Other impacts of Amazon’s wide-ranging business model are less direct but no less subtle: the shift away from traditional brick and mortar and our easy access to digital entertainment is causing consumers to stay home. Developers are rethinking the purpose of shopping malls, the role of theaters, and the retail experience.
Shopping from home and instant delivery also mean that local warehousing space will become more important and new industrialists have reason to reimagine transportation systems. Governments have been clamoring with incentives and grand proposals to become the location for Amazon’s second headquarters. Whether you love them or hate them, Amazon is changing the face of business, society and our cities.
Given these trends, it might seem like a challenging time for new products and retailers to face these trends. But other technology shifts are creating opportunities that might make today one of the best times for starting a new venture.
Technologies like Instagram and direct-to-consumer business models are disintermediating retail, enabling emerging brands to get noticed without the traditional gatekeepers. But it does take effort to keep up. Shrewd founders have been experimenting with branding, pricing, and new online retail models. Some high growth consumer goods like SmartyPants Vitamins have been incredibly successful at leveraging Amazon in the early stages (listen here).
It has become more compelling than ever for entrepreneurs and influencers to create physical products, and founders of tech companies–such as those I’ve interviewed on The Art of Manufacturing podcast like Iconery (jewelry) and Lumi (packaging) and Plethora (machining)–help creatives without prior experience turn their dreams into reality. New platforms make it easier to scale. And Amazon Web Services, ironically, empowers a vast number of new ventures to get off the ground. Just like doorstep delivery, web services have become like a utility, to be turned on and off based on a business’ needs.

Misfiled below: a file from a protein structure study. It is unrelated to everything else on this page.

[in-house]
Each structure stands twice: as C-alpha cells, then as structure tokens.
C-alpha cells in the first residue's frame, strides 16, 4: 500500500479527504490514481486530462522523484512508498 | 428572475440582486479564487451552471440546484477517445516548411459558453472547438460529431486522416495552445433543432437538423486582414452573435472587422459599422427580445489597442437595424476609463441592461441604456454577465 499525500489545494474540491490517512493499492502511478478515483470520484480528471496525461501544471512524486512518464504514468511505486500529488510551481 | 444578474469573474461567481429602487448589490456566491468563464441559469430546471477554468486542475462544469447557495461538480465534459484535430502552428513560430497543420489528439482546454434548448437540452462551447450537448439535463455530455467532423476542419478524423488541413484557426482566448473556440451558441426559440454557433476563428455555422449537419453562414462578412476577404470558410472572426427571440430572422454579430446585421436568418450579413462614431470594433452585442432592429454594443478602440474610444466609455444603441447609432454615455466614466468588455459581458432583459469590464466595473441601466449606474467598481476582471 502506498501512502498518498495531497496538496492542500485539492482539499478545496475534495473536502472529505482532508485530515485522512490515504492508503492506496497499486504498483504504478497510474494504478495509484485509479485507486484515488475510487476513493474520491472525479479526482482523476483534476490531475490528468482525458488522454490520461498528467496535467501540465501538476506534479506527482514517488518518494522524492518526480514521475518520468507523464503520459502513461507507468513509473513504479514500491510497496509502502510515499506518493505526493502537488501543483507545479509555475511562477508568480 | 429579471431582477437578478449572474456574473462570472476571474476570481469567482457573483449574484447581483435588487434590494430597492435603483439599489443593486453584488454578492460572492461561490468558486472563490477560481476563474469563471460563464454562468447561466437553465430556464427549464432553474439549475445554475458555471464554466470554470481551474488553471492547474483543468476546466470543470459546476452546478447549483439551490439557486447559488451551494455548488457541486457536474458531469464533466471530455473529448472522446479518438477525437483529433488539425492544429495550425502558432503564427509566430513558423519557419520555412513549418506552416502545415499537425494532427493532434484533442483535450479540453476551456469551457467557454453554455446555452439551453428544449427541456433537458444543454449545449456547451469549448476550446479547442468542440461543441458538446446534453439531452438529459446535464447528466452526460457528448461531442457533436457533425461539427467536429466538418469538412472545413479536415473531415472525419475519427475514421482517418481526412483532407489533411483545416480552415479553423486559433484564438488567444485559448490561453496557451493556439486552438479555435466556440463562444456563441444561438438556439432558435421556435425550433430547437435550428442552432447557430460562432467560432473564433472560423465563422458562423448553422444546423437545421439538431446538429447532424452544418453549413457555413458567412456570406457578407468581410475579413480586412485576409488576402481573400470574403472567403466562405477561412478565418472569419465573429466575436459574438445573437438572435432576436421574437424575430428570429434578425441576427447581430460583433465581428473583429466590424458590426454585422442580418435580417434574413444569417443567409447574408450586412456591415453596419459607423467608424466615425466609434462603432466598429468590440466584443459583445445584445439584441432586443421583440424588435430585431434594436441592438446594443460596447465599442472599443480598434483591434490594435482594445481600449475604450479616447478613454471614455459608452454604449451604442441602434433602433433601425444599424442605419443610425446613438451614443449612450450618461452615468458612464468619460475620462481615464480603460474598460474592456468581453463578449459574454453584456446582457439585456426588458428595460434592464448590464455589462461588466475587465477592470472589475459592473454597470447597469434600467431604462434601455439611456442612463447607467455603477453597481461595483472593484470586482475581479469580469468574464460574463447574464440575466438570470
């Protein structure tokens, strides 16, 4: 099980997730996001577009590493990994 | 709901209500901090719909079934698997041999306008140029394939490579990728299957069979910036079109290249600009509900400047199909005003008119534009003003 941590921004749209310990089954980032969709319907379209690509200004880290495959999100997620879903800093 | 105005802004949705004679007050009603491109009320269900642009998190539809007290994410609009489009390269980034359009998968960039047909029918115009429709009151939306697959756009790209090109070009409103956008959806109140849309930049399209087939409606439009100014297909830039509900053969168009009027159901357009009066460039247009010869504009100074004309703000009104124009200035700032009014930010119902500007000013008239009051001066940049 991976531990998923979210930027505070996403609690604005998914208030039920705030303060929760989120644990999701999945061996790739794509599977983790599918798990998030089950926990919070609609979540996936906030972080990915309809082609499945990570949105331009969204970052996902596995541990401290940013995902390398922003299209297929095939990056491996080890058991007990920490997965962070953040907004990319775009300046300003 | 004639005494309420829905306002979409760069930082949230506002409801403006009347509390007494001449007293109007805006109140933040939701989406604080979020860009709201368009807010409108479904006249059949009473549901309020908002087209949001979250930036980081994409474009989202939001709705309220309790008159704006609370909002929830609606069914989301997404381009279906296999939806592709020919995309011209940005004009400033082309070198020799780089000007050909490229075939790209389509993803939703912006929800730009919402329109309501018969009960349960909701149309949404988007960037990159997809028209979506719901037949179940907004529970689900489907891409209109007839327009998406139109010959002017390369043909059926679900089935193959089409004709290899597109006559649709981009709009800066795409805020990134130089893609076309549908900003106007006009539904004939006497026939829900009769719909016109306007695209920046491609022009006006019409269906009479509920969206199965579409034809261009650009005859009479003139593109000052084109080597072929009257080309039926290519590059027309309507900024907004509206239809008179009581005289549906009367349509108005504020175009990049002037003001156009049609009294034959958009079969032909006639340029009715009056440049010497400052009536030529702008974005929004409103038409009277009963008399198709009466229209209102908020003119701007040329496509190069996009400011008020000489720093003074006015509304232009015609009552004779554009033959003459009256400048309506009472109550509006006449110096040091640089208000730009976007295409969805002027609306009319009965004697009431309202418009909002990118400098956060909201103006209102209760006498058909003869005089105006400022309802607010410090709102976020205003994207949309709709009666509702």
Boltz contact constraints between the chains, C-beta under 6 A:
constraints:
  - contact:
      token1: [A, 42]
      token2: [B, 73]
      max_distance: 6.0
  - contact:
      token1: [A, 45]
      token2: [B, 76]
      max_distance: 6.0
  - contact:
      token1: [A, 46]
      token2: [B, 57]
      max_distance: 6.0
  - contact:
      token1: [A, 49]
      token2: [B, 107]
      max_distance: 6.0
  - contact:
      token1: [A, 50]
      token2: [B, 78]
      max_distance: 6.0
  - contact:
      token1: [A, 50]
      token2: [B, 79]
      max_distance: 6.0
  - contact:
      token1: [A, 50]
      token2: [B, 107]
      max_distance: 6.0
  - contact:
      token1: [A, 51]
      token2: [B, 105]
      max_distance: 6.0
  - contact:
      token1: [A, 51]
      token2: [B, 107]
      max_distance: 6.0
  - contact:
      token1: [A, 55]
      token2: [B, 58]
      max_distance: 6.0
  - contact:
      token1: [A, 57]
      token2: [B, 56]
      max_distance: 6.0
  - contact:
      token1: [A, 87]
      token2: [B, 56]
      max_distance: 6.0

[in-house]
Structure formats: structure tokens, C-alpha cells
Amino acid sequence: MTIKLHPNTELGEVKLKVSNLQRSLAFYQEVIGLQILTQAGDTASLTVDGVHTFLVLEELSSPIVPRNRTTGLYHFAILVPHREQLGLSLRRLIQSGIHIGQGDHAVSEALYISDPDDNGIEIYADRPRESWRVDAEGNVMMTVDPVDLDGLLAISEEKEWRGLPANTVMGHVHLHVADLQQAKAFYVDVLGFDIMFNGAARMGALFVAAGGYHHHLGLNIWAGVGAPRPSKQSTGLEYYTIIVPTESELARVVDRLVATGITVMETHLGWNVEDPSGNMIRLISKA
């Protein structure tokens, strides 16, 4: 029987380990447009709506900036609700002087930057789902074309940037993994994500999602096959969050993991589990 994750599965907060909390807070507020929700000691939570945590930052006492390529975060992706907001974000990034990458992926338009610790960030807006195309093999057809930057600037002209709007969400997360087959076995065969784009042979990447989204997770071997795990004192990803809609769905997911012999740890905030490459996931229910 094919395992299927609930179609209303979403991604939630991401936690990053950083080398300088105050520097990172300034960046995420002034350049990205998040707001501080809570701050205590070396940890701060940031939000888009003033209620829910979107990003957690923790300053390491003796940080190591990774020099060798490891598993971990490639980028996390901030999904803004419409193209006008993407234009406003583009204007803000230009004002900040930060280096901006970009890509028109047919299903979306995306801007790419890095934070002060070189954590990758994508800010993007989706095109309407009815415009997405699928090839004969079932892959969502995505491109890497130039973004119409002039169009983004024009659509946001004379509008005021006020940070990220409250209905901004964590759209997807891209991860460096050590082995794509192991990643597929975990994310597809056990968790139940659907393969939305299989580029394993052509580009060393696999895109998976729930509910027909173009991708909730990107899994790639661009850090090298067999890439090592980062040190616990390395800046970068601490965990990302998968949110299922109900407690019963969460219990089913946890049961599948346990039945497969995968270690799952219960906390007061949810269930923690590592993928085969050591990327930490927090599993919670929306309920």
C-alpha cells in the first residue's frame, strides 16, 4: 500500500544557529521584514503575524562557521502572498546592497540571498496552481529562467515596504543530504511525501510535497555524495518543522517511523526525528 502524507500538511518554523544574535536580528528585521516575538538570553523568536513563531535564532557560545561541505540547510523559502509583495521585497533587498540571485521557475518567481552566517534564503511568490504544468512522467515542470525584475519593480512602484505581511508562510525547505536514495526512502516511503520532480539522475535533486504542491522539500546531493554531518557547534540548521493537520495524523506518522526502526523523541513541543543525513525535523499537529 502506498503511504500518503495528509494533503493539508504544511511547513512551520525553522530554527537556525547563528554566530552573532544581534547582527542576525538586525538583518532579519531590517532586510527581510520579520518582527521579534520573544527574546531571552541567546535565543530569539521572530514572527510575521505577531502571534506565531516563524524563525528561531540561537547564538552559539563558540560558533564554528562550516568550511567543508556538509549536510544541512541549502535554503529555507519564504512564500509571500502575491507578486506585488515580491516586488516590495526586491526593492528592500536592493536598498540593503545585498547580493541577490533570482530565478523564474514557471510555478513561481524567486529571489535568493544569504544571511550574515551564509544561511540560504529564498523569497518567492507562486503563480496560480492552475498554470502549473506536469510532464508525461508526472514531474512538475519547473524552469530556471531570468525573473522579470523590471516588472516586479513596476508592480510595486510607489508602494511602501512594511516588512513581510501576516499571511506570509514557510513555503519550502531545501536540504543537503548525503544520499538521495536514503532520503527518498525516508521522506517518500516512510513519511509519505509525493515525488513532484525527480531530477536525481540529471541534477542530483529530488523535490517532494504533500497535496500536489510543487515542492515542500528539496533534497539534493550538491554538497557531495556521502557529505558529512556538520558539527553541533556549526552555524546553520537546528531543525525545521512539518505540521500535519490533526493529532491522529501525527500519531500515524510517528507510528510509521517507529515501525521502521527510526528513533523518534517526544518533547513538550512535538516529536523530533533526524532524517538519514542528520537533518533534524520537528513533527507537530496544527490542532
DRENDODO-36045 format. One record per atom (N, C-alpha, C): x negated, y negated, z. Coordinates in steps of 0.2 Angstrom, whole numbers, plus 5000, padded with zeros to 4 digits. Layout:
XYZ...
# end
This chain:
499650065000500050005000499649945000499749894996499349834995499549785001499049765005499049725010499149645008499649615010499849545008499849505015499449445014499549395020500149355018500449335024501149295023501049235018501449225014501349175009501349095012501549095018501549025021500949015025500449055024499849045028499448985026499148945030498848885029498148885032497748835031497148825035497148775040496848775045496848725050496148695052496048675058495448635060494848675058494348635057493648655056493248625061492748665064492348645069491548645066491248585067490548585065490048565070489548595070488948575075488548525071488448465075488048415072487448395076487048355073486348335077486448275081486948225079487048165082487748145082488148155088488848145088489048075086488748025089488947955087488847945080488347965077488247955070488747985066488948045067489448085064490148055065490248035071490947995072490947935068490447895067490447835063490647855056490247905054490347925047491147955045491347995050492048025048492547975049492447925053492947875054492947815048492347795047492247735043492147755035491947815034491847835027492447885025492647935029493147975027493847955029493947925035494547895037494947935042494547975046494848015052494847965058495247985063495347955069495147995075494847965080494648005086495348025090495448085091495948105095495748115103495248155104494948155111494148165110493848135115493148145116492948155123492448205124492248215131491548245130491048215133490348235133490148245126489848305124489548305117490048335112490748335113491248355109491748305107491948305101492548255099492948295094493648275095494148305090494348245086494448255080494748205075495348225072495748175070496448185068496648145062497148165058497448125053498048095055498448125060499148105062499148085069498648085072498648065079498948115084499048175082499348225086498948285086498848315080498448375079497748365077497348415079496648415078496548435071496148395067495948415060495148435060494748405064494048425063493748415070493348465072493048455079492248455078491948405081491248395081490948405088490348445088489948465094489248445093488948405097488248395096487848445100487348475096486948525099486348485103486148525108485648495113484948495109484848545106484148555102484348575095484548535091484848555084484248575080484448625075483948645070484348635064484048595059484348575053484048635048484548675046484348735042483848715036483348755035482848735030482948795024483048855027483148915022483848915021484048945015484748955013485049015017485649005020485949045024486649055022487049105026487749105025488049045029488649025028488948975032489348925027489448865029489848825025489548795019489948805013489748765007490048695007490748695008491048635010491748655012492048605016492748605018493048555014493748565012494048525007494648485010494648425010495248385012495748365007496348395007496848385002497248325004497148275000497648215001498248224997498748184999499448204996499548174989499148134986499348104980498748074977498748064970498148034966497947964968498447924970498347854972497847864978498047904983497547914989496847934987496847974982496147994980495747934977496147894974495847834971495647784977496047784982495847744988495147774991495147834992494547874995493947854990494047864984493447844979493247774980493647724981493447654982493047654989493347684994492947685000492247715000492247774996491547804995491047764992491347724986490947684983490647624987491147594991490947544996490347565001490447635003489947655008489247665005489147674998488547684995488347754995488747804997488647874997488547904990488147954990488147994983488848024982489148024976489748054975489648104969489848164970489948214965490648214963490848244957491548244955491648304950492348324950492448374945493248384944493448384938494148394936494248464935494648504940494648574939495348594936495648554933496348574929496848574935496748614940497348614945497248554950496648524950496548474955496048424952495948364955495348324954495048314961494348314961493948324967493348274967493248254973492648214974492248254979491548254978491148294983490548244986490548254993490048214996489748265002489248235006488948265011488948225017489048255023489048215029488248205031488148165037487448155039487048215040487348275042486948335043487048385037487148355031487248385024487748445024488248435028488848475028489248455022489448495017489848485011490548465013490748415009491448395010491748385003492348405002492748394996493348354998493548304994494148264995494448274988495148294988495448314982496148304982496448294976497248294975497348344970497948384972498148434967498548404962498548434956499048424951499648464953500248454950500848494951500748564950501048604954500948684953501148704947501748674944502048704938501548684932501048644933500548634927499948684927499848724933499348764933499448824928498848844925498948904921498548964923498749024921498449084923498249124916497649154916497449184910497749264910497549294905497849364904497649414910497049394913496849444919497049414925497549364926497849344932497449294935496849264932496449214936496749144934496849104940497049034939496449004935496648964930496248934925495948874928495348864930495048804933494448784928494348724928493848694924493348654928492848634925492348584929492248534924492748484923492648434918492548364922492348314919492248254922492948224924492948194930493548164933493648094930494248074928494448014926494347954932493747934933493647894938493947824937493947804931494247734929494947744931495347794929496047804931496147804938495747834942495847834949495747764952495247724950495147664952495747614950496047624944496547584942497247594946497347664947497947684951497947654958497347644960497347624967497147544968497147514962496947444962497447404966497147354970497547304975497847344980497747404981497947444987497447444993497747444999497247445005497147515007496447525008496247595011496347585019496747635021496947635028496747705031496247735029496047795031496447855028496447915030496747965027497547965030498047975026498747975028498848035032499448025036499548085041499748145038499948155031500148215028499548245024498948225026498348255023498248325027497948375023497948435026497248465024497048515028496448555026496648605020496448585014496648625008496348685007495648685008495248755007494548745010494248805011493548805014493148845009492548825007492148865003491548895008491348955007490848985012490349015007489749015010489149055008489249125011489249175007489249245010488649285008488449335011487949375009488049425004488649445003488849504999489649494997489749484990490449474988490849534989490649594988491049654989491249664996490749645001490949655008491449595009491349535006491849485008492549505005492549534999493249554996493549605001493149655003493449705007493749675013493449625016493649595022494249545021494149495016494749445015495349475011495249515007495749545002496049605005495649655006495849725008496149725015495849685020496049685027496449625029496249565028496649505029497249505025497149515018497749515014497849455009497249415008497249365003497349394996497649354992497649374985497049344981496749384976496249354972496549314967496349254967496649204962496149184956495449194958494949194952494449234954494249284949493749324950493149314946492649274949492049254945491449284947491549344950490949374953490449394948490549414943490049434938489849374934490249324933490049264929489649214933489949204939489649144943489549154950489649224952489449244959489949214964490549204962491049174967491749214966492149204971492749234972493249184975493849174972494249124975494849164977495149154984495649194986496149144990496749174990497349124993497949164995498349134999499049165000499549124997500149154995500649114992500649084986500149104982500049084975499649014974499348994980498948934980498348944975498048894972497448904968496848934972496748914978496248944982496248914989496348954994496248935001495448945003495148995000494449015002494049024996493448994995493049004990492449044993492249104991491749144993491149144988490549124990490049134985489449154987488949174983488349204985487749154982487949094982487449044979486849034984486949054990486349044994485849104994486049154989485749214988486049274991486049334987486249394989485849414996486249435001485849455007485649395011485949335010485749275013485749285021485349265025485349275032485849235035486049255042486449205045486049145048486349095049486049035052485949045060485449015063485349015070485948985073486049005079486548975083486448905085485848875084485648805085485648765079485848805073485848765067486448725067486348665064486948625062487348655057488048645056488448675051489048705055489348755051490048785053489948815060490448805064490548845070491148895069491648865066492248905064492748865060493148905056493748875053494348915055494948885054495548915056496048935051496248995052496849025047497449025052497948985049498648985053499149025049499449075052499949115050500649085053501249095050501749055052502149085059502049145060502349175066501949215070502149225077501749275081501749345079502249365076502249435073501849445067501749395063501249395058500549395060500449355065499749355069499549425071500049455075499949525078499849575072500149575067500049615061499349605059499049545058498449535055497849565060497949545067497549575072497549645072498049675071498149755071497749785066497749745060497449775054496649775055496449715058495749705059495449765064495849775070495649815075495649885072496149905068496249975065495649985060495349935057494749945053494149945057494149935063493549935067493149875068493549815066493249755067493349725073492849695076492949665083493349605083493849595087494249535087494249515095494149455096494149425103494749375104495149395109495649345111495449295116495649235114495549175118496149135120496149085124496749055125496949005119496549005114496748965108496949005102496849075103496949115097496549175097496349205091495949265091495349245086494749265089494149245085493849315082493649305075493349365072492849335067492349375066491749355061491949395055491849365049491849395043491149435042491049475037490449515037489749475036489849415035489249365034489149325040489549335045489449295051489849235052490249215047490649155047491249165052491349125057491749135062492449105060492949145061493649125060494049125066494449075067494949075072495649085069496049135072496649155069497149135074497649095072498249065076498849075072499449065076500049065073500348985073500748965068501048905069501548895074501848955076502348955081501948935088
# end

Because brand story, innovation, and time to market have become key in this rapidly changing environment, I predict that local manufacturing will play an ever-critical role in 2018 and beyond. The high costs of doing business in cities will be balanced by their access to talent, diverse markets and the cross-pollination of ideas.
One promising winner is Los Angeles. It’s a little known fact that L.A. is already the largest center of manufacturing in the country. Being a center of aerospace, design, transportation, food, fashion, logistics, and Hollywood, the city could be poised to be at the center of this resurgence.
The key for any region to thrive is to build on the innovation advantages of manufacturing locally. We must leverage sustainability to drive down cost, and learn how to train the workforce and blend it with automation. Businesses who either pioneer the technology trends or adapt quickly will be the winners.
And those flying cars might finally become a reality after all.